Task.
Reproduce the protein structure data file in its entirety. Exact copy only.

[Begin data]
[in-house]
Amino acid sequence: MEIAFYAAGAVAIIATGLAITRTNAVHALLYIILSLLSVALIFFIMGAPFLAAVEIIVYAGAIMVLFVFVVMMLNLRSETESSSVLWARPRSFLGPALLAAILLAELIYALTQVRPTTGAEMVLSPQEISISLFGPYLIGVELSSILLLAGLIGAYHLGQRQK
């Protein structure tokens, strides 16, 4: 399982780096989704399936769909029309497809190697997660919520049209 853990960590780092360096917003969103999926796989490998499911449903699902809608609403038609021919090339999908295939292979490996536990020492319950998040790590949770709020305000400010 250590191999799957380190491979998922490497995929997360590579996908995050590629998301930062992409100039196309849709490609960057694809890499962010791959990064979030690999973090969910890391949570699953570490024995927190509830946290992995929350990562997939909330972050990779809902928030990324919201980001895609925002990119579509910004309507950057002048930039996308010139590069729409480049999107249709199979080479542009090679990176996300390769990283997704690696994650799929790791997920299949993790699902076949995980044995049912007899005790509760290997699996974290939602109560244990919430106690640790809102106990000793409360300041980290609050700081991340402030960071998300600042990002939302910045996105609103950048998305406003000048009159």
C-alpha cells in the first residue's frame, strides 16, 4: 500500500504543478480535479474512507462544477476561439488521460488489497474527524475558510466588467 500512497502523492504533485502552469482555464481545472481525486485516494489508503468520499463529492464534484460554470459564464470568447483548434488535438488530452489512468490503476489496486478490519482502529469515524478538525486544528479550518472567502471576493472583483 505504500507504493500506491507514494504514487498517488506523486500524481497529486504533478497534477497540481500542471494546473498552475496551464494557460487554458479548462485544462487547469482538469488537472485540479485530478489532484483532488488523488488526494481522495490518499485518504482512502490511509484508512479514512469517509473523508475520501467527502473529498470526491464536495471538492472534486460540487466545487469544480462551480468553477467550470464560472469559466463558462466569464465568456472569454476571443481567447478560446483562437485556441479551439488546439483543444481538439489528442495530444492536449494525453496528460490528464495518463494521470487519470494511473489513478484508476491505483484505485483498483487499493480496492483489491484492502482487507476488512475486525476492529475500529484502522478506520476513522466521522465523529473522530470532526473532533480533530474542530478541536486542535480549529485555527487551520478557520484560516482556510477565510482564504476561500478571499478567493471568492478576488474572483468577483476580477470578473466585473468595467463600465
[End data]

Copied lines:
[in-house]
Amino acid sequence: MEIAFYAAGAVAIIATGLAITRTNAVHALLYIILSLLSVALIFFIMGAPFLAAVEIIVYAGAIMVLFVFVVMMLNLRSETESSSVLWARPRSFLGPALLAAILLAELIYALTQVRPTTGAEMVLSPQEISISLFGPYLIGVELSSILLLAGLIGAYHLGQRQK
């Protein structure tokens, strides 16, 4: 399982780096989704399936769909029309497809190697997660919520049209 853990960590780092360096917003969103999926796989490998499911449903699902809608609403038609021919090339999908295939292979490996536990020492319950998040790590949770709020305000400010 250590191999799957380190491979998922490497995929997360590579996908995050590629998301930062992409100039196309849709490609960057694809890499962010791959990064979030690999973090969910890391949570699953570490024995927190509830946290992995929350990562997939909330972050990779809902928030990324919201980001895609925002990119579509910004309507950057002048930039996308010139590069729409480049999107249709199979080479542009090679990176996300390769990283997704690696994650799929790791997920299949993790699902076949995980044995049912007899005790509760290997699996974290939602109560244990919430106690640790809102106990000793409360300041980290609050700081991340402030960071998300600042990002939302910045996105609103950048998305406003000048009159």
C-alpha cells in the first residue's frame, strides 16, 4: 500500500504543478480535479474512507462544477476561439488521460488489497474527524475558510466588467 500512497502523492504533485502552469482555464481545472481525486485516494489508503468520499463529492464534484460554470459564464470568447483548434488535438488530452489512468490503476489496486478490519482502529469515524478538525486544528479550518472567502471576493472583483 505504500507504493500506491507514494504514487498517488506523486500524481497529486504533478497534477497540481500542471494546473498552475496551464494557460487554458479548462485544462487547469482538469488537472485540479485530478489532484483532488488523488488526494481522495490518499485518504482512502490511509484508512479514512469517509473523508475520501467527502473529498470526491464536495471538492472534486460540487466545487469544480462551480468553477467550470464560472469559466463558462466569464465568456472569454476571443481567447478560446483562437485556441479551439488546439483543444481538439489528442495530444492536449494525453496528460490528464495518463494521470487519470494511473489513478484508476491505483484505485483498483487499493480496492483489491484492502482487507476488512475486525476492529475500529484502522478506520476513522466521522465523529473522530470532526473532533480533530474542530478541536486542535480549529485555527487551520478557520484560516482556510477565510482564504476561500478571499478567493471568492478576488474572483468577483476580477470578473466585473468595467463600465